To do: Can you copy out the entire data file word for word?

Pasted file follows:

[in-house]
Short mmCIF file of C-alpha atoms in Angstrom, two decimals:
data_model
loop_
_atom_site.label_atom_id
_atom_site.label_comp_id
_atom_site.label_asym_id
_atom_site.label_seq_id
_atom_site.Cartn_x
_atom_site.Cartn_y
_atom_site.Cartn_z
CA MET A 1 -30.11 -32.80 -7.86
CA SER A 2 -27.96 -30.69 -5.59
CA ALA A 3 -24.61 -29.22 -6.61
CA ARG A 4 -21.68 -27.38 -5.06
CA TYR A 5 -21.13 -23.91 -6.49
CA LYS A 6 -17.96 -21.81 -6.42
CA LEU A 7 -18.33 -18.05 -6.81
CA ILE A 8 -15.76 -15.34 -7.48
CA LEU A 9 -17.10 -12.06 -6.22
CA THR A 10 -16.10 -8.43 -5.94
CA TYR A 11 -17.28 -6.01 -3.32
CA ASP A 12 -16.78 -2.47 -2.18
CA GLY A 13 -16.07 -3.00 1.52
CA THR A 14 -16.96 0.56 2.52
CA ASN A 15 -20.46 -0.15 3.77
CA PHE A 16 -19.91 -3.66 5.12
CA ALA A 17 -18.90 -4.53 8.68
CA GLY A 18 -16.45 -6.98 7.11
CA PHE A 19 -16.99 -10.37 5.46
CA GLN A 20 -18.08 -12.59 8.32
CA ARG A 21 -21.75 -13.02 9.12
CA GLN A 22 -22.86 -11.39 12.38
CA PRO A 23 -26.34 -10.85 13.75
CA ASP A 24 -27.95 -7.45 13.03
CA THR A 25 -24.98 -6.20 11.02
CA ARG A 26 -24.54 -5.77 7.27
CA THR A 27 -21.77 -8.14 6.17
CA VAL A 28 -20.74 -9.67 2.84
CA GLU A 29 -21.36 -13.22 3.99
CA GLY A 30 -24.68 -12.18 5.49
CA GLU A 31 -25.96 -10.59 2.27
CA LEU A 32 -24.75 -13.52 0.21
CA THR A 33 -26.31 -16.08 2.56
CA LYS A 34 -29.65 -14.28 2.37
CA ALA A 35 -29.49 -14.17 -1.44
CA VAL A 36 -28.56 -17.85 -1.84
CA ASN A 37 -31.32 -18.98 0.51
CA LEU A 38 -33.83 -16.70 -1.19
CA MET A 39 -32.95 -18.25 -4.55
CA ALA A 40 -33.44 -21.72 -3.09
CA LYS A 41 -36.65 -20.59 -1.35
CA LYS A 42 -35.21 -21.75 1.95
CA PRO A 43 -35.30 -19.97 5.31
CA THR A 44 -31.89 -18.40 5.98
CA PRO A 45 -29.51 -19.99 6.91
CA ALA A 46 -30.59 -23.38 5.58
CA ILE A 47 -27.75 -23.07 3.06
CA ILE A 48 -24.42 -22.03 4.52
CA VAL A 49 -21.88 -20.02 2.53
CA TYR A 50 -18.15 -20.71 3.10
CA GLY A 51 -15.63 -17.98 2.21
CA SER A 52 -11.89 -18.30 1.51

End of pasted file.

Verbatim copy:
[in-house]
Short mmCIF file of C-alpha atoms in Angstrom, two decimals:
data_model
loop_
_atom_site.label_atom_id
_atom_site.label_comp_id
_atom_site.label_asym_id
_atom_site.label_seq_id
_atom_site.Cartn_x
_atom_site.Cartn_y
_atom_site.Cartn_z
CA MET A 1 -30.11 -32.80 -7.86
CA SER A 2 -27.96 -30.69 -5.59
CA ALA A 3 -24.61 -29.22 -6.61
CA ARG A 4 -21.68 -27.38 -5.06
CA TYR A 5 -21.13 -23.91 -6.49
CA LYS A 6 -17.96 -21.81 -6.42
CA LEU A 7 -18.33 -18.05 -6.81
CA ILE A 8 -15.76 -15.34 -7.48
CA LEU A 9 -17.10 -12.06 -6.22
CA THR A 10 -16.10 -8.43 -5.94
CA TYR A 11 -17.28 -6.01 -3.32
CA ASP A 12 -16.78 -2.47 -2.18
CA GLY A 13 -16.07 -3.00 1.52
CA THR A 14 -16.96 0.56 2.52
CA ASN A 15 -20.46 -0.15 3.77
CA PHE A 16 -19.91 -3.66 5.12
CA ALA A 17 -18.90 -4.53 8.68
CA GLY A 18 -16.45 -6.98 7.11
CA PHE A 19 -16.99 -10.37 5.46
CA GLN A 20 -18.08 -12.59 8.32
CA ARG A 21 -21.75 -13.02 9.12
CA GLN A 22 -22.86 -11.39 12.38
CA PRO A 23 -26.34 -10.85 13.75
CA ASP A 24 -27.95 -7.45 13.03
CA THR A 25 -24.98 -6.20 11.02
CA ARG A 26 -24.54 -5.77 7.27
CA THR A 27 -21.77 -8.14 6.17
CA VAL A 28 -20.74 -9.67 2.84
CA GLU A 29 -21.36 -13.22 3.99
CA GLY A 30 -24.68 -12.18 5.49
CA GLU A 31 -25.96 -10.59 2.27
CA LEU A 32 -24.75 -13.52 0.21
CA THR A 33 -26.31 -16.08 2.56
CA LYS A 34 -29.65 -14.28 2.37
CA ALA A 35 -29.49 -14.17 -1.44
CA VAL A 36 -28.56 -17.85 -1.84
CA ASN A 37 -31.32 -18.98 0.51
CA LEU A 38 -33.83 -16.70 -1.19
CA MET A 39 -32.95 -18.25 -4.55
CA ALA A 40 -33.44 -21.72 -3.09
CA LYS A 41 -36.65 -20.59 -1.35
CA LYS A 42 -35.21 -21.75 1.95
CA PRO A 43 -35.30 -19.97 5.31
CA THR A 44 -31.89 -18.40 5.98
CA PRO A 45 -29.51 -19.99 6.91
CA ALA A 46 -30.59 -23.38 5.58
CA ILE A 47 -27.75 -23.07 3.06
CA ILE A 48 -24.42 -22.03 4.52
CA VAL A 49 -21.88 -20.02 2.53
CA TYR A 50 -18.15 -20.71 3.10
CA GLY A 51 -15.63 -17.98 2.21
CA SER A 52 -11.89 -18.30 1.51